Black Swans and Venture Capital
Last week as I was returning from my unexpected trip to the UK, I picked up a copy of Nassim Taleb's most recent book – "The Black Swan". The 10 hour flight back from Heathrow gave me plenty of time to get into the book and think about the role of the Black Swan in venture capital.
Black Swan is the name Taleb gives to a highly improbable event with three main characteristics – unpredictability, massive impact and, after the fact, our desire to make it appear less random and more predictable than it was.
The home run successes in venture capital are positive Black Swans and exhibit all three of the characteristics. In many cases, any single company is exposed to multiple black swans during its evolution. Sometimes these can be positive events while others are curved balls thrown with great velocity at the management team. Consider some of the negative black swan events that companies have had to contend with over the last 5 or so year – the implementation and compliance requirements of Sarbox, changes in accounting rules regarding stock options to name but two.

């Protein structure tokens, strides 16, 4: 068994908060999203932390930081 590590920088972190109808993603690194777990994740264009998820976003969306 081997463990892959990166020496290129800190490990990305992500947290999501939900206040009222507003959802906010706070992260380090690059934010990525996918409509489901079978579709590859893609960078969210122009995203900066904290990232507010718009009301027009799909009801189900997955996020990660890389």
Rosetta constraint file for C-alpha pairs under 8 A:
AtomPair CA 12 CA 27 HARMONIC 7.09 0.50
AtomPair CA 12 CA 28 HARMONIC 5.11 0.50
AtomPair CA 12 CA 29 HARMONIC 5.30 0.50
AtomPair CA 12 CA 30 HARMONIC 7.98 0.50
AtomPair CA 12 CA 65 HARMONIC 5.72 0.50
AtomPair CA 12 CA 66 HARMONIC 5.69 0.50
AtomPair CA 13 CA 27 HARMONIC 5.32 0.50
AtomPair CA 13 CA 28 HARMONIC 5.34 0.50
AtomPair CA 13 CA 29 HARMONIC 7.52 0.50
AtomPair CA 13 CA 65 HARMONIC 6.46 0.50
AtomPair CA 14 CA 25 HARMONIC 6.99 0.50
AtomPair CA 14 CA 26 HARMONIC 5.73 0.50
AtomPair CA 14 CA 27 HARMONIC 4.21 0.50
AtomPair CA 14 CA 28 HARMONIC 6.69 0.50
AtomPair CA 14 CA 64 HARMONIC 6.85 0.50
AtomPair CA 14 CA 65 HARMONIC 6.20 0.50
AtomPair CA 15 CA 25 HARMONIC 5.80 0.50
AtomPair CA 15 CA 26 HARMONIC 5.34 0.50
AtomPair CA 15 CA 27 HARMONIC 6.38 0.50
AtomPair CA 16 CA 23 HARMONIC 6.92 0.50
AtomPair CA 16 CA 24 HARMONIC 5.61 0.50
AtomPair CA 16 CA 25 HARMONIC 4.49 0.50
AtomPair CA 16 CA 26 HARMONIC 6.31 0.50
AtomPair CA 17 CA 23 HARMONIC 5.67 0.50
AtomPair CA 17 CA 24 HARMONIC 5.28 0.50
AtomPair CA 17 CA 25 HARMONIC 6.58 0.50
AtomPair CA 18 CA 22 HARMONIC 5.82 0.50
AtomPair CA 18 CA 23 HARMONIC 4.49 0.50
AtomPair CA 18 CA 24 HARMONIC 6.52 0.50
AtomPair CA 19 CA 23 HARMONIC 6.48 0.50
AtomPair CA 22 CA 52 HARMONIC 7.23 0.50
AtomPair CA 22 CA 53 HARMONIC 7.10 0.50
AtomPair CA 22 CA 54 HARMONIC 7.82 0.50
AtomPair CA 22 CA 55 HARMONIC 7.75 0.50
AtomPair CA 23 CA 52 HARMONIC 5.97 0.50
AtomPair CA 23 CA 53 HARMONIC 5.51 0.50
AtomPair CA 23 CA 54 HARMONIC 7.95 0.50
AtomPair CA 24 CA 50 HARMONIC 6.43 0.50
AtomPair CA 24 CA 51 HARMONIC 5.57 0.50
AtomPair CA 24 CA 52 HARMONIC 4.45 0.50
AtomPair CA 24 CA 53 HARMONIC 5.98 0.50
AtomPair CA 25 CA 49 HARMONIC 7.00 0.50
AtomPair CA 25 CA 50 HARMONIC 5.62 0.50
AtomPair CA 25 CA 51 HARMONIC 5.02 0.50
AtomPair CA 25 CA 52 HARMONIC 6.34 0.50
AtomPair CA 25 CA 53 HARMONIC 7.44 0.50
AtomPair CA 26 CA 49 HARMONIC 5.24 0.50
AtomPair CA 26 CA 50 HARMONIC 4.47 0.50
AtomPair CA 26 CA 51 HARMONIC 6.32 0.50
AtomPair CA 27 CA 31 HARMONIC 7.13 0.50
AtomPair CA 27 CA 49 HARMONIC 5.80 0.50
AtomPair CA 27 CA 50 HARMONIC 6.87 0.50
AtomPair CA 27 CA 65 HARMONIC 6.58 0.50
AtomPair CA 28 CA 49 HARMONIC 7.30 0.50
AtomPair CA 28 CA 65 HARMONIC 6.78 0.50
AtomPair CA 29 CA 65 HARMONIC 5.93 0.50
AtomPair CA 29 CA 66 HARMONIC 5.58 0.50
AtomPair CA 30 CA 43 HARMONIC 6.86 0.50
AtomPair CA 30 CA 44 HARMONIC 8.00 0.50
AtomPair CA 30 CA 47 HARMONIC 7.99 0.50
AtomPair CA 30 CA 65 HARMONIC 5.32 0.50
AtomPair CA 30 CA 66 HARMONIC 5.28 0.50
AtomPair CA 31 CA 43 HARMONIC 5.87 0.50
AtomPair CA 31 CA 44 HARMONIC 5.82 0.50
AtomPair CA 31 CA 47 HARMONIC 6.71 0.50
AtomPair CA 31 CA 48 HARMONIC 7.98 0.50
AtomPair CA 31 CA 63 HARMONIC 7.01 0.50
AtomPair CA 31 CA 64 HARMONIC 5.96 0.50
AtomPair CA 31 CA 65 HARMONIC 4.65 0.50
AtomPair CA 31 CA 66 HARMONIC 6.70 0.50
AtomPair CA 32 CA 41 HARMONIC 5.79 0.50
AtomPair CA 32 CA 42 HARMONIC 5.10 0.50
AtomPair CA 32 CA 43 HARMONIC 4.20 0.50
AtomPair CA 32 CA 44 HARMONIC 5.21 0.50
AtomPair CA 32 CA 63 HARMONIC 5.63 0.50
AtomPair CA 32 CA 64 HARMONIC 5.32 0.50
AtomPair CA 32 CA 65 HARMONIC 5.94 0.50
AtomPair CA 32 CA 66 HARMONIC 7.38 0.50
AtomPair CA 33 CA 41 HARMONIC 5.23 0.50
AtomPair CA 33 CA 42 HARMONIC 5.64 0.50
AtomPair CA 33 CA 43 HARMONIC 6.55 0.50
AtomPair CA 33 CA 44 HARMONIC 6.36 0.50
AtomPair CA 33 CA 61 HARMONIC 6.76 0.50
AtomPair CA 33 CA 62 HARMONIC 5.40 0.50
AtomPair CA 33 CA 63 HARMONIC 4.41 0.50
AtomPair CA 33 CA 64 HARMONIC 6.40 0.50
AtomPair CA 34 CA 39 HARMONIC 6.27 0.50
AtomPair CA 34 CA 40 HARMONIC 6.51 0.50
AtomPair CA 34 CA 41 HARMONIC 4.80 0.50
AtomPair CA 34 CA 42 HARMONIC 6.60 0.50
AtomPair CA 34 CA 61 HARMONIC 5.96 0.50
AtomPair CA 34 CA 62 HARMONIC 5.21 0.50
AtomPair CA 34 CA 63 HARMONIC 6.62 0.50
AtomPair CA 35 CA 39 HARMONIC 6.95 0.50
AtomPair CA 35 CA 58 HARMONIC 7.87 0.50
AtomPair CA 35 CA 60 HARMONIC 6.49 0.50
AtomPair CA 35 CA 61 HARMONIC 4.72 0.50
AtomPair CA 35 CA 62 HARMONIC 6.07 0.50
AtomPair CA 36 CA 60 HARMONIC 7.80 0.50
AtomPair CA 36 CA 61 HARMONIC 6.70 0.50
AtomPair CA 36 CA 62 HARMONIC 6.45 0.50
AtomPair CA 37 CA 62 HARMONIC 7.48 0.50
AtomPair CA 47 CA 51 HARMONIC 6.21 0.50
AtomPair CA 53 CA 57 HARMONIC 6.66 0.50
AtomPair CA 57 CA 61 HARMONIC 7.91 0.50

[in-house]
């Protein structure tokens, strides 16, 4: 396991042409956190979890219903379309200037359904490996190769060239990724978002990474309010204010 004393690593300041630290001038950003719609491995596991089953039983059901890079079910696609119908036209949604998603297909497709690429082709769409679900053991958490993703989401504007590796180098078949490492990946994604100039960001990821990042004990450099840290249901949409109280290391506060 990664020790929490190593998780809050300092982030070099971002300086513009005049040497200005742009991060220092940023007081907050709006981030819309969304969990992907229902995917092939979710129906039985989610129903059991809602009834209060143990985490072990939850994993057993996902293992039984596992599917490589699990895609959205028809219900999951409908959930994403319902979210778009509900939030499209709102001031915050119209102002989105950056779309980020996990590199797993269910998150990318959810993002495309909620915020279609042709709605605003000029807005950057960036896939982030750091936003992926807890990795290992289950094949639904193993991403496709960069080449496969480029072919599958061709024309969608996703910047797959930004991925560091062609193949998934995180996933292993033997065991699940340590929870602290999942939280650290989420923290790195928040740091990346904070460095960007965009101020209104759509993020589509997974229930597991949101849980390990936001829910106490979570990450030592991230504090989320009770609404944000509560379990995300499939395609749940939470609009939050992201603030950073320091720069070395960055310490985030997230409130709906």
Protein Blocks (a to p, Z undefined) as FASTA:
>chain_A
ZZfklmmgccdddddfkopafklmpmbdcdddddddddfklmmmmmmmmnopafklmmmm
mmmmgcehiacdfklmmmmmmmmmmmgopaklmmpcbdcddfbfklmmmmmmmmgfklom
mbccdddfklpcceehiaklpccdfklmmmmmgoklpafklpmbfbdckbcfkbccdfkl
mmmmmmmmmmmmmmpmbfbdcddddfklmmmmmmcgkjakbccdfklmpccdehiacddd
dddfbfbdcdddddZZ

Taleb makes one footnote comment on venture capital that should be reflected upon by both VCs and entrepreneurs alike.
Make sure that you have plenty of these small bets; avoid being blinded by the vividness of one single Black Swan. Have as many of these small bets as you can conceivably have. Even venture capital firms fall for the narrative fallacy with a few stories that "make sense" to them; they do not have as many bets as they should. If venture capital firms are profitable, it is not because of the stories they have in their heads, but because they are exposed to unplanned rare events.
If you are in the mood for an exploration in philosophy as it applies to our system of risk taking, the Black Swan is well worth a read.